- Claire Darwin, Barrister, Matrix Chambers, UK
- Carl-Fredrik Hedenström, Partner, Morris Law, Sweden
- Regan O«Driscoll, Partner, CC Solicitors, Ireland (Chair)
The Future of Work: Remote Working and the Right to Disconnect
Chaired by Colleen Cleary of the Irish Innangard member firm, CC Solicitors, with a panel of experts including Dr Laura Bambrick, Social Policy Officer or the Irish Congress of Trade Unions, tax expert David Yewdall, Partner of Smith & Williamson (UK) and Leyla Nematollahi Esmaili, HR Leader Southern Europe at GE Renewable Energy in Spain. Laura discussed how remote working has been the »great disruptor« to the workplace with many employees favouring a blended approach to home and office working. One area of concern is that existing legal protections are outdated and not fit for purpose – the legislation currently in force was designed for those working standard hours and predates technological advances such as the smart phone. It will be important for employers to strike a balance between recording workers« hours of work to ensure they have rest breaks and ensuring their approach does not become surveillance. Leyla described the Coronavirus pandemic as a great opportunity for employers to allow greater flexibility for employees regarding how and when they work, and emphasised the need to respect employees' right to privacy when working at home. One potential issue with introducing laws that allow employees the right to disconnect might mean an end to flexible working patterns, if enforced too strictly. David discussed some of the potential tax issues of allowing employees to work abroad, recommending that employers consider any local responsibilities and potential administration costs that may be involved. UK employers should ensure they comply with National Minimum Wage obligations now that it is well documented that home workers are working longer hours.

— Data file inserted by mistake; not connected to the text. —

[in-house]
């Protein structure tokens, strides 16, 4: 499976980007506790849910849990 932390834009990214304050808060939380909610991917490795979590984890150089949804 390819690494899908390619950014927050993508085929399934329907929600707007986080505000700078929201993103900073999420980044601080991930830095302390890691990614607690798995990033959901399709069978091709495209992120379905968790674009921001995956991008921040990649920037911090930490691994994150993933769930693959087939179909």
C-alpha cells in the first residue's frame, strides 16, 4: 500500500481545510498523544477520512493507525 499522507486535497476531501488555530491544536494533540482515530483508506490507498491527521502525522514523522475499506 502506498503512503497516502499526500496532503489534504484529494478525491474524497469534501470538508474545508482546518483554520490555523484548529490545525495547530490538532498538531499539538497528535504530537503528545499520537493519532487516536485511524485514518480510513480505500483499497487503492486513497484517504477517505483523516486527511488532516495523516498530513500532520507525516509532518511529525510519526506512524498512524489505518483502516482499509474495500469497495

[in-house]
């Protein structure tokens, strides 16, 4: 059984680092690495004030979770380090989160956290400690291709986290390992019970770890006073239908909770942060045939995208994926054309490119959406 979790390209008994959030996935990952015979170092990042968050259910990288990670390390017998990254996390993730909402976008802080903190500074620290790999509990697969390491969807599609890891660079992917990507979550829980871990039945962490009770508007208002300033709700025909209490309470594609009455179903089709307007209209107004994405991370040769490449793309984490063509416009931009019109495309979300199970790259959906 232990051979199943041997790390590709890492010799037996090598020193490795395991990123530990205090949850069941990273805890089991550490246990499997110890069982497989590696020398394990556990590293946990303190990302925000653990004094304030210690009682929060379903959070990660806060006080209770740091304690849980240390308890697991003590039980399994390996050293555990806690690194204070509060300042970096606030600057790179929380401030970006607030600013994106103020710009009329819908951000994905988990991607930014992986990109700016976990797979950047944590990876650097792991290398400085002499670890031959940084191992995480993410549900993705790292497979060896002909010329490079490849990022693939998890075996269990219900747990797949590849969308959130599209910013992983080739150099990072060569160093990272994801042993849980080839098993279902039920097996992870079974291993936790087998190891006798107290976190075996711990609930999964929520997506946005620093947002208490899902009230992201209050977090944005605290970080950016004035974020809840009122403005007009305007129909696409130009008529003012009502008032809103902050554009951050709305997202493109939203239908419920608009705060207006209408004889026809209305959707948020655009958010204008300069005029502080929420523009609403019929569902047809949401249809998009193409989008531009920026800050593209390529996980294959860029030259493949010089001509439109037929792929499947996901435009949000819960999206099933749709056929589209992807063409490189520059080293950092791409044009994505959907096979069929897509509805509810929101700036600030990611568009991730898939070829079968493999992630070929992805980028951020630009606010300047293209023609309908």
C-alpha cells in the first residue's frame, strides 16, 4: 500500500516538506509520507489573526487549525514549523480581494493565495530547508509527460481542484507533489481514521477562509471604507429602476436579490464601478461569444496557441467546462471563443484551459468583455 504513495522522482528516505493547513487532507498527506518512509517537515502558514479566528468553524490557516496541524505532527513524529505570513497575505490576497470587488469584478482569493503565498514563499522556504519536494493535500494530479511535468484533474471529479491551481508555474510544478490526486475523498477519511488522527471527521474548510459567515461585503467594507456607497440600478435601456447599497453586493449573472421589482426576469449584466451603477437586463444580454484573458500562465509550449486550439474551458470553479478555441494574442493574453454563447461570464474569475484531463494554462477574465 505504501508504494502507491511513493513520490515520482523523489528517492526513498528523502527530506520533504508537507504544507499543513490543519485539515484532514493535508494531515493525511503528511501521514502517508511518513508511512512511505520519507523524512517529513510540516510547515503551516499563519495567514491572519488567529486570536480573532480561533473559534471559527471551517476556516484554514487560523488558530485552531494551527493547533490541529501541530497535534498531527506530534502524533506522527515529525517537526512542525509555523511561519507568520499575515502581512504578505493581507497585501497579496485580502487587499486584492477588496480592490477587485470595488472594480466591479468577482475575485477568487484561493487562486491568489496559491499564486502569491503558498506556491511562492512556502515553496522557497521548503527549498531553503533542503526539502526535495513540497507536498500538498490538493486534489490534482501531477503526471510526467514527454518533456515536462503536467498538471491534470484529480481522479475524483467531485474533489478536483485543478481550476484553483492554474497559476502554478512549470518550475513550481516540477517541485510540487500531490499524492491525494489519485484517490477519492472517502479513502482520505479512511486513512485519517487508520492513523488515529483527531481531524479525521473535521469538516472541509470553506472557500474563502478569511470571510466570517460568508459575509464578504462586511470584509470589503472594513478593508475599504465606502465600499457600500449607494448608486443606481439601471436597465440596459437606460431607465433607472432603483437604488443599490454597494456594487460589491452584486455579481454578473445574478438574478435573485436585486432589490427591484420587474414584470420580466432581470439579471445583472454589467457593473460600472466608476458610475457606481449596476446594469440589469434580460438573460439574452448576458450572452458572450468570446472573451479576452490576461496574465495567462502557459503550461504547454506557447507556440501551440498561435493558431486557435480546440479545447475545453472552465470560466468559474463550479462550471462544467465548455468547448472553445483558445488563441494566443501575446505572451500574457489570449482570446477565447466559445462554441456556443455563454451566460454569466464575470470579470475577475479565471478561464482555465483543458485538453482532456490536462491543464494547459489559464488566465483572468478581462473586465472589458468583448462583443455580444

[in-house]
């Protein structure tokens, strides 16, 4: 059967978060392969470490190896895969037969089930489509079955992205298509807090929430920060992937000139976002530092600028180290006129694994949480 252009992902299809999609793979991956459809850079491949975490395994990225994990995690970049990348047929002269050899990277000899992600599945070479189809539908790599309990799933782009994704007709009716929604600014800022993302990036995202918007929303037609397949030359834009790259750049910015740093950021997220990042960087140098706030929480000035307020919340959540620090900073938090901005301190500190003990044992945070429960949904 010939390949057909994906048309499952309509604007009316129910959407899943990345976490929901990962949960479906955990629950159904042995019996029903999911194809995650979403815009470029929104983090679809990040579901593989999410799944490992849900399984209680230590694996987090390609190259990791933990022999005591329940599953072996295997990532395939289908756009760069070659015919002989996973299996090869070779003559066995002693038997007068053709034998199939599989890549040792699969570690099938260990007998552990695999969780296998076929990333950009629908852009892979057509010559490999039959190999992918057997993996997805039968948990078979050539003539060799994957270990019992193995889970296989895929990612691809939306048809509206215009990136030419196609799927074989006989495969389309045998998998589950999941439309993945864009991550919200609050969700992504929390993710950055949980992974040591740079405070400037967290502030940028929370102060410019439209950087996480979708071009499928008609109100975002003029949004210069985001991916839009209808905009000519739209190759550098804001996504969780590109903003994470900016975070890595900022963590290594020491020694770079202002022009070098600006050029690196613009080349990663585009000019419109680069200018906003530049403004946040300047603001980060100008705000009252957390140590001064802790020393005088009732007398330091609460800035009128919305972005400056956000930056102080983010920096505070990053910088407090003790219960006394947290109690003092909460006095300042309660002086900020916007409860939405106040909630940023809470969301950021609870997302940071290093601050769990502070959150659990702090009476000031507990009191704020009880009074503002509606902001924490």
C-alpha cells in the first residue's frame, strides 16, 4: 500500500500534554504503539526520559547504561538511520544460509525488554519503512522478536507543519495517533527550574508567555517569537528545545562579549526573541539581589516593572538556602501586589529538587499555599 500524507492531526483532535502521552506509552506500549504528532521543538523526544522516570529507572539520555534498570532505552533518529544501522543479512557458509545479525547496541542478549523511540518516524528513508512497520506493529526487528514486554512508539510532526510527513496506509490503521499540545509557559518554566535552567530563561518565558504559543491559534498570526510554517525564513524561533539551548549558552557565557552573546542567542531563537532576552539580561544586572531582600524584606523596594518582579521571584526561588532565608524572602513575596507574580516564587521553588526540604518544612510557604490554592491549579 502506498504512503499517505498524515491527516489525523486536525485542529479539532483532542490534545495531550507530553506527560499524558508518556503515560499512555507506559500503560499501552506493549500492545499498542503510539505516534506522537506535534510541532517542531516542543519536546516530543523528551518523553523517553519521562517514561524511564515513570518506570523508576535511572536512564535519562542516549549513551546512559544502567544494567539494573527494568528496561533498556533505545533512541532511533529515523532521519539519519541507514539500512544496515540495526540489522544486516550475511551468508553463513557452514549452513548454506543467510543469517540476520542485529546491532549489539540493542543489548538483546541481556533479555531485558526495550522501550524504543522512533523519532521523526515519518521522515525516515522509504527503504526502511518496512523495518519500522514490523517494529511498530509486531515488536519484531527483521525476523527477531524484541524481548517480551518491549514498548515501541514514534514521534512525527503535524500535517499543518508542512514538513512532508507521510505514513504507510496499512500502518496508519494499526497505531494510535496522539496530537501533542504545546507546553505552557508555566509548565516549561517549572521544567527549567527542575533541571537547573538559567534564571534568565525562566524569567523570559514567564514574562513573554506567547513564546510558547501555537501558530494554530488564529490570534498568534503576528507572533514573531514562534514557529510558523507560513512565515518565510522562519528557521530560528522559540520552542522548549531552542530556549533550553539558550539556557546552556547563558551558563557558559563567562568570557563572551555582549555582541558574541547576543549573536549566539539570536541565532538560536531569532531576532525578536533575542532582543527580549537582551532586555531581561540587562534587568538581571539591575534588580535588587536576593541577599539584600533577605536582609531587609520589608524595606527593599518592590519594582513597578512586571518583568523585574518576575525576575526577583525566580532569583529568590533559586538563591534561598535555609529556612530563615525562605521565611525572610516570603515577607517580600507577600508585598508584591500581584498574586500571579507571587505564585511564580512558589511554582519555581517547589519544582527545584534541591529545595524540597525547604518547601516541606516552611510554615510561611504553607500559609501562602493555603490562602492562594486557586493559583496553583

Listen to the recording here
- Leyla Nematollahi Esmaili, HR Leader Southern Europe, GE Renewable Energy, Spain
- David Yewdall, Partner, Smith & Williamson, UK
- Dr Laura Bambrick, Social Policy Officer, Irish Congress of Trade Unions, Ireland
- Colleen Cleary, Principal and Founder, CC Solicitors, Ireland (Chair)